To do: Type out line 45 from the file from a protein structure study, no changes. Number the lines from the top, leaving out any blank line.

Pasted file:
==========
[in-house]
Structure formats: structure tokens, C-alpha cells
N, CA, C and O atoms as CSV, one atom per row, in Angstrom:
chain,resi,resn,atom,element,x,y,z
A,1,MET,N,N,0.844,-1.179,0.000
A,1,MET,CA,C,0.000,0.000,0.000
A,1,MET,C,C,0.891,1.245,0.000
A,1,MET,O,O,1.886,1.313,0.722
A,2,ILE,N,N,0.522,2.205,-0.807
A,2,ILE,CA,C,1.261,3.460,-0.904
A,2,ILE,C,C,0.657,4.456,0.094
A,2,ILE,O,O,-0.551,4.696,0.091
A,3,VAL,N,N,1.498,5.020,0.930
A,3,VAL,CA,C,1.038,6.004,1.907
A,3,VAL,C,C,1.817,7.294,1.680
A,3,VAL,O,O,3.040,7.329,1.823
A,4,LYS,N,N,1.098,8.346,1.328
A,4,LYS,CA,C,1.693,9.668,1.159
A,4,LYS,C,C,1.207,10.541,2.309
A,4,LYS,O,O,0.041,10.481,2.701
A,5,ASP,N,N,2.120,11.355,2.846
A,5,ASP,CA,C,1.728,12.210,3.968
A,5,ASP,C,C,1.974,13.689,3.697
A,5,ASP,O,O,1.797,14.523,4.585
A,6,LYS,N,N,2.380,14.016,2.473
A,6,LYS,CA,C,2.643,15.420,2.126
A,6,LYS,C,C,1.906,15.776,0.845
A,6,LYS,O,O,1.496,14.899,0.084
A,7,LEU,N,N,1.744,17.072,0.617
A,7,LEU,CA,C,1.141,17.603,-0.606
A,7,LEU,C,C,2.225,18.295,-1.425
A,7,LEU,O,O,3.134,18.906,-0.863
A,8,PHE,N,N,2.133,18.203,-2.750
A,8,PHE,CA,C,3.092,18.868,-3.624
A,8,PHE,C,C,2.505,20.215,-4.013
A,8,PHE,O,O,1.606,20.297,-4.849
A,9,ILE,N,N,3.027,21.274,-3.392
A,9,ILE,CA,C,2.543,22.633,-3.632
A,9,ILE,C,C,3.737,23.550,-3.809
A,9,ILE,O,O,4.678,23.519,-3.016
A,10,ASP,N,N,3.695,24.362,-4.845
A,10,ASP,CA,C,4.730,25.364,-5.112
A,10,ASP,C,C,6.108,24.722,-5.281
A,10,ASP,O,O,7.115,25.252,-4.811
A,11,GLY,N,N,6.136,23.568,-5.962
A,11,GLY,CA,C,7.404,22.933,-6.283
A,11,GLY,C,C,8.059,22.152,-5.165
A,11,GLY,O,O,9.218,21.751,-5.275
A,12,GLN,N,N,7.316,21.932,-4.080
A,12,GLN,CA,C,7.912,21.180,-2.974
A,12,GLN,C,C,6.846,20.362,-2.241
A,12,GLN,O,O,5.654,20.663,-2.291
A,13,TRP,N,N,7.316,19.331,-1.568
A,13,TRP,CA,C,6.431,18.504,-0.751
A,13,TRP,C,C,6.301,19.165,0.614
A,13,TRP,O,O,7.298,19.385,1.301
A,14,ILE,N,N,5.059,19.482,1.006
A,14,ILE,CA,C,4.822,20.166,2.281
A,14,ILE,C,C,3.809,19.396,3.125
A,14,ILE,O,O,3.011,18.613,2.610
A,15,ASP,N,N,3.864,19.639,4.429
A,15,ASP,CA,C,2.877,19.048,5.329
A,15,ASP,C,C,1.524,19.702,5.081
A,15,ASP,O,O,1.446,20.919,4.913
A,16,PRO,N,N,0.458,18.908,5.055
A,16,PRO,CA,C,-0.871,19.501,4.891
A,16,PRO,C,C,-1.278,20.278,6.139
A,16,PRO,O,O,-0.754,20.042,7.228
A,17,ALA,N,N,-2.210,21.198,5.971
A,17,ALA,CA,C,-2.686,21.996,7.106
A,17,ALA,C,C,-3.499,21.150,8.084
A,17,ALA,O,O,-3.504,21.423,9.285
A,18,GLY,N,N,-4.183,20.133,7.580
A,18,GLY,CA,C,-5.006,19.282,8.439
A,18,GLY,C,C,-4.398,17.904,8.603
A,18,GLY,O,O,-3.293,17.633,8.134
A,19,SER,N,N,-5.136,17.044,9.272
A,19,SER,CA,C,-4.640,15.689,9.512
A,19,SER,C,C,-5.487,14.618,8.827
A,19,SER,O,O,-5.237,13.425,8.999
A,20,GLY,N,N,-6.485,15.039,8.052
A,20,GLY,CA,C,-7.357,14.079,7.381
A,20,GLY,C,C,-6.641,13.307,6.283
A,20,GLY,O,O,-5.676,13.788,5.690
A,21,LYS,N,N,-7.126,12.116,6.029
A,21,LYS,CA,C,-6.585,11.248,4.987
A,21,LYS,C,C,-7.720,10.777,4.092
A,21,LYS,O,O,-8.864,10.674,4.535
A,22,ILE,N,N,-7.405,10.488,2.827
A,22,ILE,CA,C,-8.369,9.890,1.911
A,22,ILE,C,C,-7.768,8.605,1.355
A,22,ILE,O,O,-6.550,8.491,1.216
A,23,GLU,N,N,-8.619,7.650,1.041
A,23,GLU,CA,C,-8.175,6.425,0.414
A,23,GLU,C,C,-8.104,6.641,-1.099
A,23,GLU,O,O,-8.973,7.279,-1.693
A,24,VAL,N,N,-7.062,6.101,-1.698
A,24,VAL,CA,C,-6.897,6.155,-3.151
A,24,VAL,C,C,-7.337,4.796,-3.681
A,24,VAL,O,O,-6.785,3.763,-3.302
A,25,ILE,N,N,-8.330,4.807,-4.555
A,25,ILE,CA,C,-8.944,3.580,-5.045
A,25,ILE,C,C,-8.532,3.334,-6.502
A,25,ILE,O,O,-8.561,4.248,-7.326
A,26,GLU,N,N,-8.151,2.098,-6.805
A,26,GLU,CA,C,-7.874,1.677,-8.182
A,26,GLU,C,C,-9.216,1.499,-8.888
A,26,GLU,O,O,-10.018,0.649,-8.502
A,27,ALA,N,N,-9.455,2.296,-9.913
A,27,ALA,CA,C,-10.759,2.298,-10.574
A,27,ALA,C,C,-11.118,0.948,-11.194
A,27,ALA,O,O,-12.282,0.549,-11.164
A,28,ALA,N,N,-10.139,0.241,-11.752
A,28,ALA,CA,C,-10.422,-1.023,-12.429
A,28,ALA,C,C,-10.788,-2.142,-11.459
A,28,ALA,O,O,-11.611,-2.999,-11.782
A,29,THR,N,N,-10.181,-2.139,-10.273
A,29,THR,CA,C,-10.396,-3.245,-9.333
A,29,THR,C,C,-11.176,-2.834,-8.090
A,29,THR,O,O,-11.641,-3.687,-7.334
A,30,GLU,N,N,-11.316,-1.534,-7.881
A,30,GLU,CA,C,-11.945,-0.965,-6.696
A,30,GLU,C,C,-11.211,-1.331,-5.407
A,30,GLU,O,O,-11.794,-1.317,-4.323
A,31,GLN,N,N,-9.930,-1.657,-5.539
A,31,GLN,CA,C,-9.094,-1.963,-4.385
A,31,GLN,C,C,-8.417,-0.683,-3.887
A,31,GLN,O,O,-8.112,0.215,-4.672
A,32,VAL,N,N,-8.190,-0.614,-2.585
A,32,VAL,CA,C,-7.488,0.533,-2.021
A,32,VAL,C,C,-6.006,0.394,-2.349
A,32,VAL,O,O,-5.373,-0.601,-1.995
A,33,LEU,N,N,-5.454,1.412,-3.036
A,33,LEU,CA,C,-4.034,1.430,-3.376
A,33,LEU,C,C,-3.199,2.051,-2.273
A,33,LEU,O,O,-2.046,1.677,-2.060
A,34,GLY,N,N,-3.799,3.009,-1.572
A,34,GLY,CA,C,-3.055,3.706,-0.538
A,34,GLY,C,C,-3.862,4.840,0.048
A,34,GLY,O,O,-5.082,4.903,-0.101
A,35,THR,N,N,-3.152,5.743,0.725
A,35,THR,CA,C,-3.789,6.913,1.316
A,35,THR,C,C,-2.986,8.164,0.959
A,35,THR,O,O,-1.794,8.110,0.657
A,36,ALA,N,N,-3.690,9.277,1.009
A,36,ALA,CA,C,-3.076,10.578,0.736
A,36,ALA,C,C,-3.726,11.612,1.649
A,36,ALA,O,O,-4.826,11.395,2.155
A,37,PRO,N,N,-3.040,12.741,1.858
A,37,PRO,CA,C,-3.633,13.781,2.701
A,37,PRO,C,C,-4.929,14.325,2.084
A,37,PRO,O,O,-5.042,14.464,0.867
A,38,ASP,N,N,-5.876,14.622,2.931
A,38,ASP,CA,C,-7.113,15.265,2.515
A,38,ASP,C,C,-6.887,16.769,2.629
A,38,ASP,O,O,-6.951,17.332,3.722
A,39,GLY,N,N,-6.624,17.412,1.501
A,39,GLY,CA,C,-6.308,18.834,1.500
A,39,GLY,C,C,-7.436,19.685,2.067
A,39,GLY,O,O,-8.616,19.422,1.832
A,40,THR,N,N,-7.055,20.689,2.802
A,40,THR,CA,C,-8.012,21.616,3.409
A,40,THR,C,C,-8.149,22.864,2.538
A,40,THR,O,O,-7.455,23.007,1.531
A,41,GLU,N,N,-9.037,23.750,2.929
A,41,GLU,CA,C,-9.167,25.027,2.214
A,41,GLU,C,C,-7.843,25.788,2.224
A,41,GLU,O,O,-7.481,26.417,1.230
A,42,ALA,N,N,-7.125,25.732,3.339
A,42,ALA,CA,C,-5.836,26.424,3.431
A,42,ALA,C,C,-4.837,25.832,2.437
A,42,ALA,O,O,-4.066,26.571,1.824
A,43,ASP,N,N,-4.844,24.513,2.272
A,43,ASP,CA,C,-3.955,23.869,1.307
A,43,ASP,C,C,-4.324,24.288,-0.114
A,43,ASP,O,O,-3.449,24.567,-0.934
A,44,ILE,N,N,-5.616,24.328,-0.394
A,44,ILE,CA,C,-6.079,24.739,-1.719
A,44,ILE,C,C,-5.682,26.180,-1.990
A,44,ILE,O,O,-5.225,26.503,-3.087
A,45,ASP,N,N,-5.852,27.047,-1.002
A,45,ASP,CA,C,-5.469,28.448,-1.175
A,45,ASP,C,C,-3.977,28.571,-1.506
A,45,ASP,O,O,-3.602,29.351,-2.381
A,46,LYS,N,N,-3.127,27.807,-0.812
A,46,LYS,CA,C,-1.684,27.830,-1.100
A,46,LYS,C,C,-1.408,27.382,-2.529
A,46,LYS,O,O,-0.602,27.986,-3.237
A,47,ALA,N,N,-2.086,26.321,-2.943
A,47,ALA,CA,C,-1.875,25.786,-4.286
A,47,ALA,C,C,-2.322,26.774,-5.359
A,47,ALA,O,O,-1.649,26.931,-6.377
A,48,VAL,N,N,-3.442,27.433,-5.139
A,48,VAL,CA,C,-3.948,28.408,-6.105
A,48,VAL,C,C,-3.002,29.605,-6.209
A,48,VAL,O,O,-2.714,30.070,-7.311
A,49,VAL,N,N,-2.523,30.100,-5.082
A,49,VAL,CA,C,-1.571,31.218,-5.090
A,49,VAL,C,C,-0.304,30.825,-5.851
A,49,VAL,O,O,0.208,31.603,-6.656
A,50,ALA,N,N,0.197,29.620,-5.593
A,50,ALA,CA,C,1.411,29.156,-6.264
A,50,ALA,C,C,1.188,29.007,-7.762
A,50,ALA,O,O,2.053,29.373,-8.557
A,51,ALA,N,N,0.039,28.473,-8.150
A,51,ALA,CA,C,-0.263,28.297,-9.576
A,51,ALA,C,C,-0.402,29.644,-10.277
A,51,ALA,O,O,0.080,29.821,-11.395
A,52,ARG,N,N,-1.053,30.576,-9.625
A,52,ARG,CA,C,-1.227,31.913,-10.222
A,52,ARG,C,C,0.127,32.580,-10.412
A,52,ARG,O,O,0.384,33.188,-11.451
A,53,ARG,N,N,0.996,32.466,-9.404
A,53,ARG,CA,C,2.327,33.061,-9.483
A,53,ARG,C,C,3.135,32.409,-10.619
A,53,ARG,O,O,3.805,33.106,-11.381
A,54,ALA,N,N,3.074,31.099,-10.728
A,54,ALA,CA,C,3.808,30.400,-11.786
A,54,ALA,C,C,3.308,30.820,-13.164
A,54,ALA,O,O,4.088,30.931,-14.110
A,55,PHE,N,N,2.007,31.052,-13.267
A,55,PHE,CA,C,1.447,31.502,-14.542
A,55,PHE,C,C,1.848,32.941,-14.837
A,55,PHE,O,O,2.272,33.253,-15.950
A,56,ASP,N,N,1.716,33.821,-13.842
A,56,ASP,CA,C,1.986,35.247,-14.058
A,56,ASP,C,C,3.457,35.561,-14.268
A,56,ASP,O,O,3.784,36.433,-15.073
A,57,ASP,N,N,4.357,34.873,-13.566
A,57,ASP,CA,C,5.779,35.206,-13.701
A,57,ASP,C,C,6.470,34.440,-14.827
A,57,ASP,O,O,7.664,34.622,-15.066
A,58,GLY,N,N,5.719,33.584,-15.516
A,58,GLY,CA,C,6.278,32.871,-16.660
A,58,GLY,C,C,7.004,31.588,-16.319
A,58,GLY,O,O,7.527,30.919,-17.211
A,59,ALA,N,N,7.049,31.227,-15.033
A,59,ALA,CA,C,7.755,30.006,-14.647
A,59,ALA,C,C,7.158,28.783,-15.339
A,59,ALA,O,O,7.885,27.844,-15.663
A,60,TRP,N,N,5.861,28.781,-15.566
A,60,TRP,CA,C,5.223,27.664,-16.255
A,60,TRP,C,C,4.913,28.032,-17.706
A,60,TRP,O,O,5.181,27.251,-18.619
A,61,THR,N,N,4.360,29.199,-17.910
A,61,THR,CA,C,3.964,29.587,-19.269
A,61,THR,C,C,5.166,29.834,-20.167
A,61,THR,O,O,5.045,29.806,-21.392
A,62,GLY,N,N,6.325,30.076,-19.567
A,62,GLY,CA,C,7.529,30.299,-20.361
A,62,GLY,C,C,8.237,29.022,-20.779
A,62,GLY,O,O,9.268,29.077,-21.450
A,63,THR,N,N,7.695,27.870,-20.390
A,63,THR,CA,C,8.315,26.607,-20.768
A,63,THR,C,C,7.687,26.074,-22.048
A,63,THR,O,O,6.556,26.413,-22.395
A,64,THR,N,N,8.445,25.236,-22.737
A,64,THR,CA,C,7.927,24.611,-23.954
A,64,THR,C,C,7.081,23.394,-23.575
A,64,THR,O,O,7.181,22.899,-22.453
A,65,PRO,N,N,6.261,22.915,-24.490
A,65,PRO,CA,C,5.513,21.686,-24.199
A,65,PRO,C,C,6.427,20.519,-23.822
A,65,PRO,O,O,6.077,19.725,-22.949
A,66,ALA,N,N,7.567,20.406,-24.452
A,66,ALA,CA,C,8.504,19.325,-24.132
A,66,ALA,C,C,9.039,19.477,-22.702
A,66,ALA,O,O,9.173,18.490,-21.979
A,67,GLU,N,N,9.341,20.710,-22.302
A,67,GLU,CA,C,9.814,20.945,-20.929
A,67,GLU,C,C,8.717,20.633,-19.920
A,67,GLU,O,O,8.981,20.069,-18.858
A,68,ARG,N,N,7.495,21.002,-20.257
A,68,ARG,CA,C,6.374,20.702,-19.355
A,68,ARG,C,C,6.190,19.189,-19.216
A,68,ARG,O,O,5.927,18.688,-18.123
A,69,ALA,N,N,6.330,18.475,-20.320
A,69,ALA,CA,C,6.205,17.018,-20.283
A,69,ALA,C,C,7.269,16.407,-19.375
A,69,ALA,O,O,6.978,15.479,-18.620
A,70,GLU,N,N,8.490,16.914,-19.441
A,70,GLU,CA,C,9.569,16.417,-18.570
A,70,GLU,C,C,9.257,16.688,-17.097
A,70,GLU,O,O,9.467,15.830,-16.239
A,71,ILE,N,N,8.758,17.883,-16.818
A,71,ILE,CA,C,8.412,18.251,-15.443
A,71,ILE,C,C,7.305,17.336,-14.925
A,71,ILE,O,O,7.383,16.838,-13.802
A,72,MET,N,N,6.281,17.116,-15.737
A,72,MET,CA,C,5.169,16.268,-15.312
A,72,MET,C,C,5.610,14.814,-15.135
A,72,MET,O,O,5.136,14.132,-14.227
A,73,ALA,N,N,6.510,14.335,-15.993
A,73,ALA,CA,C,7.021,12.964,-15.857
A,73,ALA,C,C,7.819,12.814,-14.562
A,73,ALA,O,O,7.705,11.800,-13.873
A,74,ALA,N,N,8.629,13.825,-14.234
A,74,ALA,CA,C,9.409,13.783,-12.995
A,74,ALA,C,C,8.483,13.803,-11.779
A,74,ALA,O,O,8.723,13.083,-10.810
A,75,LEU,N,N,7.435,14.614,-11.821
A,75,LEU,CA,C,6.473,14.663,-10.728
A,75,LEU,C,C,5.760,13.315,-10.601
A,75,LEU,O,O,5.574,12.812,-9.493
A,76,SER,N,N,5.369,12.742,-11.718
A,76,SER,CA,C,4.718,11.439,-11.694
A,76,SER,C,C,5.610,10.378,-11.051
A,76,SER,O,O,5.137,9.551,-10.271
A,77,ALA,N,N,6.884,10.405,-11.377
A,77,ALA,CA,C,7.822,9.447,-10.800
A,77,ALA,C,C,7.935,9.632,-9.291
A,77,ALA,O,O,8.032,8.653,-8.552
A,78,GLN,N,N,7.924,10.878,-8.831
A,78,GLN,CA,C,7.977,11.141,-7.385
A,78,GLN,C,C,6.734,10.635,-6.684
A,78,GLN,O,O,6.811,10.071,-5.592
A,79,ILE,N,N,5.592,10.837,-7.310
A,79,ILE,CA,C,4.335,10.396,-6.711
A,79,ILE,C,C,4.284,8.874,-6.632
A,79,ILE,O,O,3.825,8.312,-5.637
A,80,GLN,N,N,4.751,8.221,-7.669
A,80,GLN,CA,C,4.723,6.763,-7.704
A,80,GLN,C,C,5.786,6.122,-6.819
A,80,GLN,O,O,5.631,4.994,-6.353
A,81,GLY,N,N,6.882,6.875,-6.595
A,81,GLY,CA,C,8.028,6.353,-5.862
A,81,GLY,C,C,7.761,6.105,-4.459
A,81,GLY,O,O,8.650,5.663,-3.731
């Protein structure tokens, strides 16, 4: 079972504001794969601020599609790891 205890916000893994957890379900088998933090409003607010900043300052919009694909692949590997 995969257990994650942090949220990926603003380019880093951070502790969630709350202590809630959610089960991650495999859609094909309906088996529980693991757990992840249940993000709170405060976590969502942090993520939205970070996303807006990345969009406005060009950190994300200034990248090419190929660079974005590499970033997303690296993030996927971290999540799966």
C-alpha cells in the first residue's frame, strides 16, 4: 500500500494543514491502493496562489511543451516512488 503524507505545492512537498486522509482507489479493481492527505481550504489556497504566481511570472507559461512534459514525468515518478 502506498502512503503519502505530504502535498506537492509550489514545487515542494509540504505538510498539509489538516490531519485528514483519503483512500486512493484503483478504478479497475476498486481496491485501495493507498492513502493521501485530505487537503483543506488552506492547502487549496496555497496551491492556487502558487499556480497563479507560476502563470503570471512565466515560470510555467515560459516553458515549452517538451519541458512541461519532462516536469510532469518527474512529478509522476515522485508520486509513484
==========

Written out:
A,11,GLY,N,N,6.136,23.568,-5.962